Background: In this study, we evaluated whether a combination of an angiotensin-converting enzyme (ACE) inhibitor, benazepril (B), with an angiotensin type I receptor antagonist (AT1RA), irbesartan (I), is as effective or more than drugs as monotherapy in controlling renal damage in obese Zucker rats (OZR), a model of metabolic syndrome.
Methods: During six months, G1 (OZR receiving no treatment); G2 (OZR with B 10 mg/kg/day); G3 (OZR with I 50mg/kg/day); and G4 (OZR with B 5mg/kg/day + I 25 mg/kg/day). Kidneys were processed for light microscopy (LM) and immunohistochemistry, including antibodies against interstitial alpha-smooth-muscle-actin (alpha-SMA), plasminogen activator inhibitor-1 (PAI-1), transforming growth factor-beta(1)(TGF-beta 1), and collagen (COL) I, III, and IV.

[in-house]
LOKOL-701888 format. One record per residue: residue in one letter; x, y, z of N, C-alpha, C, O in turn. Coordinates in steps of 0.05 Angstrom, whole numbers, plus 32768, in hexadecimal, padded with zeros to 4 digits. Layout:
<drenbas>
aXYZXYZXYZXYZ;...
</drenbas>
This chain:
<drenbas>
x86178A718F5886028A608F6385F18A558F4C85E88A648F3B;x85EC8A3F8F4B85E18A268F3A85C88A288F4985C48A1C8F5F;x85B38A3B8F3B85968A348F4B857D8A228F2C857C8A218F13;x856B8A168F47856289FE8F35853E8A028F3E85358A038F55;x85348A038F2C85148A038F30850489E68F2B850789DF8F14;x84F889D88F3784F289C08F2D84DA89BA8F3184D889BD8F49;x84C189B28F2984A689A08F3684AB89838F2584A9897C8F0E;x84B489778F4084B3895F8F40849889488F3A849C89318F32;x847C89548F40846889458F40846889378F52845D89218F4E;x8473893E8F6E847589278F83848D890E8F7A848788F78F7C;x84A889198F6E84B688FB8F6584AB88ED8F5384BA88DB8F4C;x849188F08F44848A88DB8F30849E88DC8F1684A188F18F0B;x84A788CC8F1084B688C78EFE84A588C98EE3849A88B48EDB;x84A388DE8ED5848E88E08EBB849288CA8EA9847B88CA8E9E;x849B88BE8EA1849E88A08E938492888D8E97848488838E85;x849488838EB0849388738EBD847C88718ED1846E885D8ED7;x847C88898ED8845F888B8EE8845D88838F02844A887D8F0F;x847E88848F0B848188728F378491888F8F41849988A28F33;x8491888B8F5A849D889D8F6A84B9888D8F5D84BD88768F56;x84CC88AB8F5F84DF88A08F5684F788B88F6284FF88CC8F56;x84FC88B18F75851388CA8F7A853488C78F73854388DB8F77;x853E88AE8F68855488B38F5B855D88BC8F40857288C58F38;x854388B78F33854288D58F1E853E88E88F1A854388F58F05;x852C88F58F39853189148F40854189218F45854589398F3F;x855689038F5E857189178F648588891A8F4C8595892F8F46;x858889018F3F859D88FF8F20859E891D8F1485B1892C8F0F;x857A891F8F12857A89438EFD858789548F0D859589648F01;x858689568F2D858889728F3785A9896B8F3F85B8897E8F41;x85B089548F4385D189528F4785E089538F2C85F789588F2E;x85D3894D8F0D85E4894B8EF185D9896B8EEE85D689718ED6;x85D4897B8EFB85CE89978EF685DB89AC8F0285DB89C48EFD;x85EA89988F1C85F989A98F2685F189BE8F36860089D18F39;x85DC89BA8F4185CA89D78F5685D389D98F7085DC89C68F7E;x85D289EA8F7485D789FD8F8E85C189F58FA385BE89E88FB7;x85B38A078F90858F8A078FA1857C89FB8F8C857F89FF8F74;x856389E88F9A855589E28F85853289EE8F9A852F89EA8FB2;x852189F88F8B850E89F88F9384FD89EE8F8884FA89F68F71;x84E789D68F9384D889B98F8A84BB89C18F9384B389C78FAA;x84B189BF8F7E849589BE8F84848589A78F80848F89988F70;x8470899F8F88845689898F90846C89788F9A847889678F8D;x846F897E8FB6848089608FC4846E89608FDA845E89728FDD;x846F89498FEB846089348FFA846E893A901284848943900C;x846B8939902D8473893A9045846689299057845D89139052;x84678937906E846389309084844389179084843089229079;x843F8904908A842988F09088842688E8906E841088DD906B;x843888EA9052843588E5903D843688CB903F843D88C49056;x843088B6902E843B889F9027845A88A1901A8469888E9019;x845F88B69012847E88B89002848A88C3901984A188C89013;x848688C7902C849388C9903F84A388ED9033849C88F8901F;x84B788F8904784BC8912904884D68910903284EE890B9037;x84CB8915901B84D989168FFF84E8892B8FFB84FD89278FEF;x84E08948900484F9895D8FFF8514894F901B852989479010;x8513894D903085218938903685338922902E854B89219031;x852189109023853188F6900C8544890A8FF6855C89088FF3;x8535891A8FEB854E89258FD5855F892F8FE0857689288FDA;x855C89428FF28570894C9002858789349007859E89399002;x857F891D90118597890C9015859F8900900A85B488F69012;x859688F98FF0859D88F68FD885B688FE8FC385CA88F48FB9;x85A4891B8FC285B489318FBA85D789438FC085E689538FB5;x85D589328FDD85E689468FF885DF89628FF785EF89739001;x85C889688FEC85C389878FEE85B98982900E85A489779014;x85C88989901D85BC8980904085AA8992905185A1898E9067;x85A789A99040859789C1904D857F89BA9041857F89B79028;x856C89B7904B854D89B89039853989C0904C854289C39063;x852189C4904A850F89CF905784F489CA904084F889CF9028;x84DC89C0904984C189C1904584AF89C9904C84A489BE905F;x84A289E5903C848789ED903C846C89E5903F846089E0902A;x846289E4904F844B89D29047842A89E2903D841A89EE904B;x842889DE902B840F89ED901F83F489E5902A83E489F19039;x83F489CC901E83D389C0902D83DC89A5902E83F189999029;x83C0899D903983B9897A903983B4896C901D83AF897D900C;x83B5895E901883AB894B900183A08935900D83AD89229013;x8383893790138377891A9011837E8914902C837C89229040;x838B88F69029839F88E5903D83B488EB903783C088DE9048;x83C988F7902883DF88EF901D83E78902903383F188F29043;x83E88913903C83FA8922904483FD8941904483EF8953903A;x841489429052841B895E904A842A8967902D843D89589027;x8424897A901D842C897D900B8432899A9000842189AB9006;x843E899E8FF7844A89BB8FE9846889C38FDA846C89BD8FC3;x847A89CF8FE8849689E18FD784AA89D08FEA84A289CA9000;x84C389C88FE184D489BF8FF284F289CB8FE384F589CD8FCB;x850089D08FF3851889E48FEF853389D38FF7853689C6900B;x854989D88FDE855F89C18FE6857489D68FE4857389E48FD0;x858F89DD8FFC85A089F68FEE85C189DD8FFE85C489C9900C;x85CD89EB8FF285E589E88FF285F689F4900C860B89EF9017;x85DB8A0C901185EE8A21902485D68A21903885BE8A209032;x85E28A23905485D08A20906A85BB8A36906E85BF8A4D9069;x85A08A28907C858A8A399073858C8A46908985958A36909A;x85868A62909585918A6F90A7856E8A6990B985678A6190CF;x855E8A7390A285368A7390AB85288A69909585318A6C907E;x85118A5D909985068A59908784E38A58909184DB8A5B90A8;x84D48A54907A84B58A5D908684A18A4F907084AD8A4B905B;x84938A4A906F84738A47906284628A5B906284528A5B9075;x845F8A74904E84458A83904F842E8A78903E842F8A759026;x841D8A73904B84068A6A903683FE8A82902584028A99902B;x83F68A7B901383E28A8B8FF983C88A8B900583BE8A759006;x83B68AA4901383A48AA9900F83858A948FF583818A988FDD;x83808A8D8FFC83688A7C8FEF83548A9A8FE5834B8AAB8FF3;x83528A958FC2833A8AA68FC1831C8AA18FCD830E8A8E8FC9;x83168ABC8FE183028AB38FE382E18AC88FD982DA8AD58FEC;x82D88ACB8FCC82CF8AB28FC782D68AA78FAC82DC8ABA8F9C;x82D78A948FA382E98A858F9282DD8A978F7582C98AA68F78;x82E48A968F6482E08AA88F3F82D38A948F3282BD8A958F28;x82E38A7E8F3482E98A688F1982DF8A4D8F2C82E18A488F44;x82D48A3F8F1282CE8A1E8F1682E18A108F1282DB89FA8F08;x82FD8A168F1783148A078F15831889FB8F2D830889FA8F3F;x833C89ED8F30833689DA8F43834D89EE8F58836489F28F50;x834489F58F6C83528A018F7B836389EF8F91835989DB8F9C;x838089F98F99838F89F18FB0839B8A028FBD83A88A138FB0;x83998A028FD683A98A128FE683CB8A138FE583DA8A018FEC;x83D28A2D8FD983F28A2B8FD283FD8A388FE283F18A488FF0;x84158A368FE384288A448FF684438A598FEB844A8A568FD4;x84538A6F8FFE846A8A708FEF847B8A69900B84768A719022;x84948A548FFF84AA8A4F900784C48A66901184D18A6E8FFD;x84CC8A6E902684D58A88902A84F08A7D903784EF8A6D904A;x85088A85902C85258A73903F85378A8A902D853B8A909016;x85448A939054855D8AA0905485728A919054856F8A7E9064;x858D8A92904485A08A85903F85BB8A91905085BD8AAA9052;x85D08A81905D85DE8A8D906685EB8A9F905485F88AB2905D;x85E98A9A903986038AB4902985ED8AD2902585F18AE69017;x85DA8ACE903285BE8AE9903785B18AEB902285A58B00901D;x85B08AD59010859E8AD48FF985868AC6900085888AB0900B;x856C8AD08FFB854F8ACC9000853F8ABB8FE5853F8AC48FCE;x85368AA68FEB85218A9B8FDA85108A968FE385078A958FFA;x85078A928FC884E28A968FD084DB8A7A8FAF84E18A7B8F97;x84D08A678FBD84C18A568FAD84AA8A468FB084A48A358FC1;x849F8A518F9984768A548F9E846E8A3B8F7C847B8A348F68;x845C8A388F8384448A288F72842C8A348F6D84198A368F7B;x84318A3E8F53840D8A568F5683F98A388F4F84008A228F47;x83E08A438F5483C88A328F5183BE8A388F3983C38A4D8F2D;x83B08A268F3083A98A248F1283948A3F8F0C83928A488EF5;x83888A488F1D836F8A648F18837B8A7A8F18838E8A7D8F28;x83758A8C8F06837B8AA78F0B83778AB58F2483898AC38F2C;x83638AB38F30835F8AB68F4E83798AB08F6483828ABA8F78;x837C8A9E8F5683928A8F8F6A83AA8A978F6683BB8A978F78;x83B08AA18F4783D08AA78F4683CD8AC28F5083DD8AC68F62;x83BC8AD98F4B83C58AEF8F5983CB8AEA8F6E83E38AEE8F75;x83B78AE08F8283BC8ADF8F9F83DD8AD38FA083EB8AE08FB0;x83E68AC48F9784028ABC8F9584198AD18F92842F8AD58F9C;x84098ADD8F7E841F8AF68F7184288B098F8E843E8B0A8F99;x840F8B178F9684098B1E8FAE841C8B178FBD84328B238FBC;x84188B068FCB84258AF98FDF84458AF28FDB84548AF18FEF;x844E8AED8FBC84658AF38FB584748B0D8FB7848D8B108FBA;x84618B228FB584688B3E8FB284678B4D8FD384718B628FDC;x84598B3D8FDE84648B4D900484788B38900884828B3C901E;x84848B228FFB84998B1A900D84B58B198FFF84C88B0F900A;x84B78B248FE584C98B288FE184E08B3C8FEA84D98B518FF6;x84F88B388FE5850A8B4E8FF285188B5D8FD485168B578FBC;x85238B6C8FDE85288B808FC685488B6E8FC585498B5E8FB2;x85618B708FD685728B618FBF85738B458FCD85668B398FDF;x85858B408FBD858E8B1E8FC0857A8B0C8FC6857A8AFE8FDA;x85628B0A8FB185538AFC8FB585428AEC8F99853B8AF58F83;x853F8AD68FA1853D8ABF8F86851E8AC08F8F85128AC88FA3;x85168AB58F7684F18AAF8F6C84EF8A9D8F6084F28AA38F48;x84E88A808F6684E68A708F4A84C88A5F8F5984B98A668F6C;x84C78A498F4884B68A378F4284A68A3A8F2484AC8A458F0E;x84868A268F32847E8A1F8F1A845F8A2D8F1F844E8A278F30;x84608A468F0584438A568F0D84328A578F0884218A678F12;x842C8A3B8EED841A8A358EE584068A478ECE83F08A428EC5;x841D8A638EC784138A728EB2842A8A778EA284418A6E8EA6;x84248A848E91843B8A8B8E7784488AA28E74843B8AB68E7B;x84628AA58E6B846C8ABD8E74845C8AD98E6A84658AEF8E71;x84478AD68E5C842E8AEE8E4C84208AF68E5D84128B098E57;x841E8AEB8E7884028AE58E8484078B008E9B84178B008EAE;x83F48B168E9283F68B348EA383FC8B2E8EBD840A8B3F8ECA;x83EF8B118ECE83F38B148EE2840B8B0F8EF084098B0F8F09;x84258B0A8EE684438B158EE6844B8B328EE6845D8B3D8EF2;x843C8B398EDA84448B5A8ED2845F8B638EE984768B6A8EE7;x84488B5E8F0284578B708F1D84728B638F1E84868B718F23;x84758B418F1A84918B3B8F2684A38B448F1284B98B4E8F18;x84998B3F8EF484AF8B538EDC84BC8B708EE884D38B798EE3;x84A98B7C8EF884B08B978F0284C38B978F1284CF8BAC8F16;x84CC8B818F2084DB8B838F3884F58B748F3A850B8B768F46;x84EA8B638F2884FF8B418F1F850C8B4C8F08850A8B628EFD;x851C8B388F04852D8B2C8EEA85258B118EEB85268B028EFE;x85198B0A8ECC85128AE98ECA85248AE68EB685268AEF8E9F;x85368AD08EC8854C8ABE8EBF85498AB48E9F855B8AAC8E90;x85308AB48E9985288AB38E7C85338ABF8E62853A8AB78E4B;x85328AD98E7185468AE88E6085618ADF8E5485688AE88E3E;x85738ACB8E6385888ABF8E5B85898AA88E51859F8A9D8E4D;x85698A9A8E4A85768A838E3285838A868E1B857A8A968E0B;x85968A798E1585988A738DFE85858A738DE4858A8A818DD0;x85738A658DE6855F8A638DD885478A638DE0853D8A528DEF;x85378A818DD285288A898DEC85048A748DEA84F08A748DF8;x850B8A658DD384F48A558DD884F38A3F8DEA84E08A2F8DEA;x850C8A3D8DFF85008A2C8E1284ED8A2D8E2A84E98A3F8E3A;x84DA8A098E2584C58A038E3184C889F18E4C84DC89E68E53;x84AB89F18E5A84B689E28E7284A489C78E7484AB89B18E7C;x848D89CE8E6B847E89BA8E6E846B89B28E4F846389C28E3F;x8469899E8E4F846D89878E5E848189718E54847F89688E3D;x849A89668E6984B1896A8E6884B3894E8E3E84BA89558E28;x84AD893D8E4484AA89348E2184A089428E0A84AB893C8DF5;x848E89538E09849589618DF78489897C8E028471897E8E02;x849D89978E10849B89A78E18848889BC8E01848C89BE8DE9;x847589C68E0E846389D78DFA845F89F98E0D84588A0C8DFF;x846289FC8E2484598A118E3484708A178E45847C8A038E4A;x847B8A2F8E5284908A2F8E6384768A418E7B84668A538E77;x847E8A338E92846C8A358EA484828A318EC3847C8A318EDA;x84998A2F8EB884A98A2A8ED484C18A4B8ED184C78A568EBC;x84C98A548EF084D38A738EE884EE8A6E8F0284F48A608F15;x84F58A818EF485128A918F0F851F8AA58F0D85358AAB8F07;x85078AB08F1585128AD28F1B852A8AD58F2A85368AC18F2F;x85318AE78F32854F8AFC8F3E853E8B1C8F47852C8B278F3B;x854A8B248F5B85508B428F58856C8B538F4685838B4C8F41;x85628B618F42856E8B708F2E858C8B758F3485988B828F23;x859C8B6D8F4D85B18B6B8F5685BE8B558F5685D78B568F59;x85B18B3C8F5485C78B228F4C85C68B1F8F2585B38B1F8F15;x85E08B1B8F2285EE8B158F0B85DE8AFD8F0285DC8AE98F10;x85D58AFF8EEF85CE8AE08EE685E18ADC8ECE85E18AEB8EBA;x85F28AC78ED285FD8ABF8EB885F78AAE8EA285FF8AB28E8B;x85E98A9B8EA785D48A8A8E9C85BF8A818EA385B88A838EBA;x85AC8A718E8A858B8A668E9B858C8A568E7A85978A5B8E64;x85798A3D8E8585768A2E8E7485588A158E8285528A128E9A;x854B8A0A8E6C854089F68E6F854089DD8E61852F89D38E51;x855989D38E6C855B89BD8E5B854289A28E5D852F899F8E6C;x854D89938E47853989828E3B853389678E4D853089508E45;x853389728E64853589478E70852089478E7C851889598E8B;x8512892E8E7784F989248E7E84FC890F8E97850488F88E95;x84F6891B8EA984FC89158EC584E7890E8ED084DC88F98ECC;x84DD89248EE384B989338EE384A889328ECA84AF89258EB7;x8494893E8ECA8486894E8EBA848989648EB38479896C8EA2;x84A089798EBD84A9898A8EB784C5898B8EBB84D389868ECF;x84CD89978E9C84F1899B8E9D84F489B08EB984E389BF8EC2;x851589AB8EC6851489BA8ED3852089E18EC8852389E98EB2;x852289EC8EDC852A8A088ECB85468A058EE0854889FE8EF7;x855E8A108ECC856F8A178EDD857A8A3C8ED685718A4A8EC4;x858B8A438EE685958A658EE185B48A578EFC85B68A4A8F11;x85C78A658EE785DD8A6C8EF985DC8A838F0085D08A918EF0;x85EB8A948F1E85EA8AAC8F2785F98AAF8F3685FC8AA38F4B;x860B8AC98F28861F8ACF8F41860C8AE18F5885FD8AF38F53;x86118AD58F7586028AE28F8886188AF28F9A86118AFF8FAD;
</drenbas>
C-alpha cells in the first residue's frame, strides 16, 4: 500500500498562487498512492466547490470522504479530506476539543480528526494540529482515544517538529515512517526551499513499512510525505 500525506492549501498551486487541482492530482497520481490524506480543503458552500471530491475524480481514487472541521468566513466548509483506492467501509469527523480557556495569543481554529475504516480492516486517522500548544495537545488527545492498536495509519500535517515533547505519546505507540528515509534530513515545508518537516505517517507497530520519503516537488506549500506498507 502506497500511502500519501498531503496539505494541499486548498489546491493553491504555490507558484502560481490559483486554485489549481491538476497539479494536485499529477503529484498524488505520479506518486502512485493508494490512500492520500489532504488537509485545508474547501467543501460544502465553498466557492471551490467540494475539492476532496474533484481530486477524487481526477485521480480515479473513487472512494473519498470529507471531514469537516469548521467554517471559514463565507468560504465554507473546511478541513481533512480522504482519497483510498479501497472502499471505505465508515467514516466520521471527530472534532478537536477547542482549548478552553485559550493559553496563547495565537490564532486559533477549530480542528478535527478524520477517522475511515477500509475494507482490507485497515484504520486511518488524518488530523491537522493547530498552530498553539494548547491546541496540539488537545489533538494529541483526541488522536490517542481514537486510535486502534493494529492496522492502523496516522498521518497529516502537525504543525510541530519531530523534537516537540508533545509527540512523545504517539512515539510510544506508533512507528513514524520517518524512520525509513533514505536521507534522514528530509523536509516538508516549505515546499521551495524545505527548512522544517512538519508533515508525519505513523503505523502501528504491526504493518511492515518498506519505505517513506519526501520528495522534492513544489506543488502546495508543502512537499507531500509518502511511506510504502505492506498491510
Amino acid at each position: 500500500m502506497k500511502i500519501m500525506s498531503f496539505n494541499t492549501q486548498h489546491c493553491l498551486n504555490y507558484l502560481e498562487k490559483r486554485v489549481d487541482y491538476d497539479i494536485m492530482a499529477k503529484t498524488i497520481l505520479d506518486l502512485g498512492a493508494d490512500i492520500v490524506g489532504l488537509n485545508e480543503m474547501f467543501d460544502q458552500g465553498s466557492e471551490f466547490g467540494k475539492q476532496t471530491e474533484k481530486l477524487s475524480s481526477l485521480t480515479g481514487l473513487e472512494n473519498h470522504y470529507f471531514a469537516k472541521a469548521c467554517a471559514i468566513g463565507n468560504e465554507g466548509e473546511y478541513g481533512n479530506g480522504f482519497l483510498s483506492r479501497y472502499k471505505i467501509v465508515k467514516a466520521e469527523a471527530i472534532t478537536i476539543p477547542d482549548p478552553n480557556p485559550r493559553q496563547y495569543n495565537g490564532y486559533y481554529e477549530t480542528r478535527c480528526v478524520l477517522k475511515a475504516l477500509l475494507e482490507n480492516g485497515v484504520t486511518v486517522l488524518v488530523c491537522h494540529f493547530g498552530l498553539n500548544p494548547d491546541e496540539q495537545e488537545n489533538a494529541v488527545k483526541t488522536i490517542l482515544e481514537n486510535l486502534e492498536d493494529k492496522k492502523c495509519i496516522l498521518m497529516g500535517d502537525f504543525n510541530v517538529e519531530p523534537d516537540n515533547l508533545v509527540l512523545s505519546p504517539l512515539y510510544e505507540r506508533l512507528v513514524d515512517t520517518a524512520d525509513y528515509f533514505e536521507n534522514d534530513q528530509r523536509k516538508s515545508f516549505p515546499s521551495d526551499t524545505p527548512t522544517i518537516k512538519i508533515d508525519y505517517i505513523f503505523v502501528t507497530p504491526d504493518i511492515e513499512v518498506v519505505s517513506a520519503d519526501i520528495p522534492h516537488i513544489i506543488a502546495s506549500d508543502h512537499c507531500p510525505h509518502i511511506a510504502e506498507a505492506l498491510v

Results: All treated groups presented similar reduction in blood pressure compared with untreated OZR. However, animals from G4 (B + I) showed better control on proteinuria together with a higher creatinine clearance. Additionally, G4 showed a significant (P < 0.05) lower kidney weight; smaller glomerular area; lower glomerulosclerosis score; lower percentage of tubular atrophy, interstitial fibrosis, and interstitial alpha-SMA; lower tubular PAI-1 score; lower percentage of COL I, III, and IV in renal interstitium; and lower wall/lumen ratio in renal vessels, when compared with the other groups. OZR treated with B and/or I showed a better outcome (P < 0.01) in the carbohydrate and lipid metabolism in comparison with untreated OZR.
Conclusion: These results suggest that combined therapy using B and I is more effective than therapy with either drug at monotherapy for controlling renal damage in this animal model. In addition, data presented here reaffirm the benefit of interacting against renin-angiotensin-system (RAS) in the metabolic syndrome.